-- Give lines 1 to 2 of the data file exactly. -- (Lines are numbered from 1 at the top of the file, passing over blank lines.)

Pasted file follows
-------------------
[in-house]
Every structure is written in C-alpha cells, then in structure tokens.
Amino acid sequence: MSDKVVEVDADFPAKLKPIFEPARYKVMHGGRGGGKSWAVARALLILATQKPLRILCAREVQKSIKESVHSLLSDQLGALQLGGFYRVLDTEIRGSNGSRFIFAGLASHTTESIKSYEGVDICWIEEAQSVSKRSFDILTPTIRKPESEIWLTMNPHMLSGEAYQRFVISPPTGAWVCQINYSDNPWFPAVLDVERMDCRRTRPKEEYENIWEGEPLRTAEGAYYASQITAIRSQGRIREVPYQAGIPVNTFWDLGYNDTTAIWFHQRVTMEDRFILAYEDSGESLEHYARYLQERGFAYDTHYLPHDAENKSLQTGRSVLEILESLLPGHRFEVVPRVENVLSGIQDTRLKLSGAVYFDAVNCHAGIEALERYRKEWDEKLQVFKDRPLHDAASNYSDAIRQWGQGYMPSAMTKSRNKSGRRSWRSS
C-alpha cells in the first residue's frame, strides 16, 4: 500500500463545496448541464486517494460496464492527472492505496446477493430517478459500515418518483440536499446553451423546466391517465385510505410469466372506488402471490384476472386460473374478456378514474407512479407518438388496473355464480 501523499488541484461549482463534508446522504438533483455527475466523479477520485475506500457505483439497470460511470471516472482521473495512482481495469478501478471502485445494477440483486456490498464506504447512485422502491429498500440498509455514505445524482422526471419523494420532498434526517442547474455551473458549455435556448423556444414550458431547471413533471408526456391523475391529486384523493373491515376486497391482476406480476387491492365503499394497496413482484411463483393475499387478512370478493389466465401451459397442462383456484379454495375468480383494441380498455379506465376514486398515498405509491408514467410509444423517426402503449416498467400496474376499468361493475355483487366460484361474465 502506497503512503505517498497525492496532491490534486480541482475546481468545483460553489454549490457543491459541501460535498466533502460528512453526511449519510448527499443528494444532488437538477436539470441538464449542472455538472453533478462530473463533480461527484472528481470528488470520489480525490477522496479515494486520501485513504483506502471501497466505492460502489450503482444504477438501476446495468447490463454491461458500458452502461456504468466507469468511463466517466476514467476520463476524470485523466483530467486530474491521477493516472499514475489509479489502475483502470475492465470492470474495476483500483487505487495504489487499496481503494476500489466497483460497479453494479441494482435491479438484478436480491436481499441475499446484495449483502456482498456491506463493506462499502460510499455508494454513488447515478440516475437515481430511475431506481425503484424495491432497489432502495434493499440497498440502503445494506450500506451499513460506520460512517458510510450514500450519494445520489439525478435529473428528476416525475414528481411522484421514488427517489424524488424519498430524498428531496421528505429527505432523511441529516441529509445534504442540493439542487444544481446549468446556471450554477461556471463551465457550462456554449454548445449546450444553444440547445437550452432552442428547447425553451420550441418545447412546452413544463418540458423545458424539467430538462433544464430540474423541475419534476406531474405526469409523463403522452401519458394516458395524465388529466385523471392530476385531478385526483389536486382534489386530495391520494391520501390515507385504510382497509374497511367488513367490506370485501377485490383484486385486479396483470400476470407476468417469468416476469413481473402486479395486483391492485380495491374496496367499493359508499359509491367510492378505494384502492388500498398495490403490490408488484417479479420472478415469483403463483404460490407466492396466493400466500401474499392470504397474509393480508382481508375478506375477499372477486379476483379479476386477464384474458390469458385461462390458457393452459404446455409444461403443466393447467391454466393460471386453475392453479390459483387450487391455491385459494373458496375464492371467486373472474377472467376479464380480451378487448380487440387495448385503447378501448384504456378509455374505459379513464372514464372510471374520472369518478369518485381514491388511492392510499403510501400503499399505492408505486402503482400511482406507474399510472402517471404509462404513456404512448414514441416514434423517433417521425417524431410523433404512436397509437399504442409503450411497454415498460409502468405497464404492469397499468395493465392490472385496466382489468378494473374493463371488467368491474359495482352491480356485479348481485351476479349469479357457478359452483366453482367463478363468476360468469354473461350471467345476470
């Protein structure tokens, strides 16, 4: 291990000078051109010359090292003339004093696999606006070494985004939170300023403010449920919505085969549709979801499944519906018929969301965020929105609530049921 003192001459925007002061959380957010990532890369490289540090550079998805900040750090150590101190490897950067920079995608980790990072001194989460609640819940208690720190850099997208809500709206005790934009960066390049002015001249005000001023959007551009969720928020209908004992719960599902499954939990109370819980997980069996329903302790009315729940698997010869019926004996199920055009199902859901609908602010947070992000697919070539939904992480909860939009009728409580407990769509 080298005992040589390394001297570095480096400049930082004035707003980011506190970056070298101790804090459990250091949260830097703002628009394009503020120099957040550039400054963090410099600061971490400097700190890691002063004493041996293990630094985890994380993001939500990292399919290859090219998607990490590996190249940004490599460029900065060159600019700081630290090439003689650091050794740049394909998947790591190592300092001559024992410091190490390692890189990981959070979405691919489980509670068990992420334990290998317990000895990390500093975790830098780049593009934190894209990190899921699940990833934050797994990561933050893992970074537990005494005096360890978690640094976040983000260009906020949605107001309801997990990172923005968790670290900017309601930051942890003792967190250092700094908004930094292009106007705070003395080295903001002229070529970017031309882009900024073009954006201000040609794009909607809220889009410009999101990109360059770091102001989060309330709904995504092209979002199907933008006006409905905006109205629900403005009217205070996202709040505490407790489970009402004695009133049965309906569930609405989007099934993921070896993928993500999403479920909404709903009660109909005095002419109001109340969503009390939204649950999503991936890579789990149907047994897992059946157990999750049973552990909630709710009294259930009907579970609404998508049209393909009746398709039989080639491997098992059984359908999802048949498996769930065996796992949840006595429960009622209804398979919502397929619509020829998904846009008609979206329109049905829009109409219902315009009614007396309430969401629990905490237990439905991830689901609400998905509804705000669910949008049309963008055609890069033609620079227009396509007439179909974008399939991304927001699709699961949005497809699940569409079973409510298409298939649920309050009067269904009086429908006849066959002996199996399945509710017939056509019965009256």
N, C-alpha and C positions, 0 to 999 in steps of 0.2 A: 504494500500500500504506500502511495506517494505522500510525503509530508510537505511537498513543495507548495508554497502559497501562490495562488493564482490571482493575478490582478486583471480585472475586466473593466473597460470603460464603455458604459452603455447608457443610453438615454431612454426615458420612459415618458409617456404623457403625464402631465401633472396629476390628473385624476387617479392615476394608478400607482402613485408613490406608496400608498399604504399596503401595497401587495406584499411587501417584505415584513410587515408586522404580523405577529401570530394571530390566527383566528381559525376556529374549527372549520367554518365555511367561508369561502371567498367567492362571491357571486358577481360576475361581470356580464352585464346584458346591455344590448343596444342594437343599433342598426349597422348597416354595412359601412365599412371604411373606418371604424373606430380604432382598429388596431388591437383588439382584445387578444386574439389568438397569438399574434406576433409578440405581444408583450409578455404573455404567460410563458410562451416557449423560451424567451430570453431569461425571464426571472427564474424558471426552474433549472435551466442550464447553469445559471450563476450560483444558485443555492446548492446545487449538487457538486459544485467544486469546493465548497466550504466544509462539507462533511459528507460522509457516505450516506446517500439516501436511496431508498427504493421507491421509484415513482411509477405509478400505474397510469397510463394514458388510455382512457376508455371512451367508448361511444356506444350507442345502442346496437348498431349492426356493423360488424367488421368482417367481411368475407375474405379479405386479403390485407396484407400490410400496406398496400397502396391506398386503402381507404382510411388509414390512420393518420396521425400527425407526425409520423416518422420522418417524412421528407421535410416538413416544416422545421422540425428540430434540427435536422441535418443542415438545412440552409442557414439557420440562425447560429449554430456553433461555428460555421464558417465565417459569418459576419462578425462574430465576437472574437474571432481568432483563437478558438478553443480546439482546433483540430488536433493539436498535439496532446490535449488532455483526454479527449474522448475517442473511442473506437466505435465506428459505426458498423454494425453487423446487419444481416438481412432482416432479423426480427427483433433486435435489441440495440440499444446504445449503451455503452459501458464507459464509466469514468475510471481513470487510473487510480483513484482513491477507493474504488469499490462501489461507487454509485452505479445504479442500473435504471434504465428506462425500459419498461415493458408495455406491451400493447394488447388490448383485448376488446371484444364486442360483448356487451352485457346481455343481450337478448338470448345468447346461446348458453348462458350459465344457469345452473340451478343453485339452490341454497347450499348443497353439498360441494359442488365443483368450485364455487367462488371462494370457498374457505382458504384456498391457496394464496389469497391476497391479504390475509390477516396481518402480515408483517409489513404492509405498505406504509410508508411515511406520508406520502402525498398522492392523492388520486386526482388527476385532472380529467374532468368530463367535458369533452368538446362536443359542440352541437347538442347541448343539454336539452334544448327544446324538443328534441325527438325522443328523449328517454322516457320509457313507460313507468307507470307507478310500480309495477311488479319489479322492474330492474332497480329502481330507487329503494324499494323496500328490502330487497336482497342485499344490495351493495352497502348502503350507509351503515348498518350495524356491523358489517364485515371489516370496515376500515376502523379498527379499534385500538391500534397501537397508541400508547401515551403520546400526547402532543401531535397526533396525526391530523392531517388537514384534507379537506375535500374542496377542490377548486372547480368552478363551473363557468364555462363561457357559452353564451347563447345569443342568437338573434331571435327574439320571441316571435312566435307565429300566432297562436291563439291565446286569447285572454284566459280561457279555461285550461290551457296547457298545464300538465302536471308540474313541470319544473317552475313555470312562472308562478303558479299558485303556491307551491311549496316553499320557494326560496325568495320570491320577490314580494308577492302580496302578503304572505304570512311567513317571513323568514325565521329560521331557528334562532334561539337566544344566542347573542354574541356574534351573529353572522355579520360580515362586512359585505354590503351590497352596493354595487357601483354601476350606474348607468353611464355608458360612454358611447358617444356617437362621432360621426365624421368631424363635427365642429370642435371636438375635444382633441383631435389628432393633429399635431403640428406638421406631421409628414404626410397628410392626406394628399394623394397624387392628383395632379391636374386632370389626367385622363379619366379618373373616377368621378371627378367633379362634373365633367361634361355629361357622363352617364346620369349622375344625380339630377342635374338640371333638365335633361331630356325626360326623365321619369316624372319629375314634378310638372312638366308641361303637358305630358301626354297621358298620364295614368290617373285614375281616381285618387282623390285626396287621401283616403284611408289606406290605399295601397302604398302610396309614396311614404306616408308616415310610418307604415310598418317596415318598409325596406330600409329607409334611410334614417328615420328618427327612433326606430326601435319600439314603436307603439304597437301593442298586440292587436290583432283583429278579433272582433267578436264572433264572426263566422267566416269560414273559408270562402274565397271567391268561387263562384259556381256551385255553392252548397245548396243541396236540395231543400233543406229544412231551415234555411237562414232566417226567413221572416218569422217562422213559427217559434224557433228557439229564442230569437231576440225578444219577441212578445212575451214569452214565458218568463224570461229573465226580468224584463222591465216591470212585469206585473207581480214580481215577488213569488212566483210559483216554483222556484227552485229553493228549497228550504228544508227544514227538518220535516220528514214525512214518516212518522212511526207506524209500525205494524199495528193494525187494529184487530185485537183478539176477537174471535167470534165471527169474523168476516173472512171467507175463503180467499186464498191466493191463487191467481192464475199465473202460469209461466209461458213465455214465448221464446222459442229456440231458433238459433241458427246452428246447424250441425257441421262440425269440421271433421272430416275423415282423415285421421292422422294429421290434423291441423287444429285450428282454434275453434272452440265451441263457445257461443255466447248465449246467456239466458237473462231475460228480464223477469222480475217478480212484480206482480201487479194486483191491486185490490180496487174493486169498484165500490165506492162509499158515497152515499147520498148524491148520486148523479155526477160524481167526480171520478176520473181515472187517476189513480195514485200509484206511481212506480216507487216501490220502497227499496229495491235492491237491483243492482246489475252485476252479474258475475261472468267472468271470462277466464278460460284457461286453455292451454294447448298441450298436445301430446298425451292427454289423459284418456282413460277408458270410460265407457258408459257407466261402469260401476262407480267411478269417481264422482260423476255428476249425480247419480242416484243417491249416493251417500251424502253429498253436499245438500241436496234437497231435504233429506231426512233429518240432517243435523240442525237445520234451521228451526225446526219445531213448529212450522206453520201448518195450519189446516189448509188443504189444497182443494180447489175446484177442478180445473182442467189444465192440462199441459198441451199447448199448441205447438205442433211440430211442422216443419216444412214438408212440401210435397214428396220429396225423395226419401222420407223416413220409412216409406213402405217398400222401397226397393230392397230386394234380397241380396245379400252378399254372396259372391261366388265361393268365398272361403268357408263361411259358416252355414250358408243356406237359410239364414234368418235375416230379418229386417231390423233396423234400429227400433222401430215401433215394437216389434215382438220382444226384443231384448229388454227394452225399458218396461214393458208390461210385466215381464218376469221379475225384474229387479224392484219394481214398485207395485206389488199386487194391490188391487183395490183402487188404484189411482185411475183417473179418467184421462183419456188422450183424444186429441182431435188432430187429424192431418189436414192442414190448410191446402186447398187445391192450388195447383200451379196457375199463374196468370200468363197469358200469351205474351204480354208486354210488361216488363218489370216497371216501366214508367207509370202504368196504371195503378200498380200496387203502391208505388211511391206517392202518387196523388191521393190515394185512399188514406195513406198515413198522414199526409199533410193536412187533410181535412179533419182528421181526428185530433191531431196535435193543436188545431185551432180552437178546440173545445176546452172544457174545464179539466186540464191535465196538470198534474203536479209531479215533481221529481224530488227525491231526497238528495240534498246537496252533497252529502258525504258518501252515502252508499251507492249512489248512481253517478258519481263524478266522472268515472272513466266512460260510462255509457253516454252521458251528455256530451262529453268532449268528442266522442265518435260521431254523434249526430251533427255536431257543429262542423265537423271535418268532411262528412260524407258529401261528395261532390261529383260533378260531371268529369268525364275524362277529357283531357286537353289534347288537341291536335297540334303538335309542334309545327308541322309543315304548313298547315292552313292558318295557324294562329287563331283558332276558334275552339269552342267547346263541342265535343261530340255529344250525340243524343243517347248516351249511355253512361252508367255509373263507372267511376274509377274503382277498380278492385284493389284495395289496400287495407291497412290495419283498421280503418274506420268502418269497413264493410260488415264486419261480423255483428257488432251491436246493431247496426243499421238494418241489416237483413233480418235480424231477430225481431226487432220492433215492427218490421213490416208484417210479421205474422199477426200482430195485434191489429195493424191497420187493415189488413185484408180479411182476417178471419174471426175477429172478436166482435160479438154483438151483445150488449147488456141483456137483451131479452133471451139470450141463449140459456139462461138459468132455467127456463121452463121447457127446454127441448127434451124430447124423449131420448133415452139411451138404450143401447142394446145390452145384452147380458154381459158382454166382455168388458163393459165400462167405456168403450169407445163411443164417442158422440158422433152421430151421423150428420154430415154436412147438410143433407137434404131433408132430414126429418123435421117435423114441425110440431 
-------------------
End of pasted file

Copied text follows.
[in-house]
Every structure is written in C-alpha cells, then in structure tokens.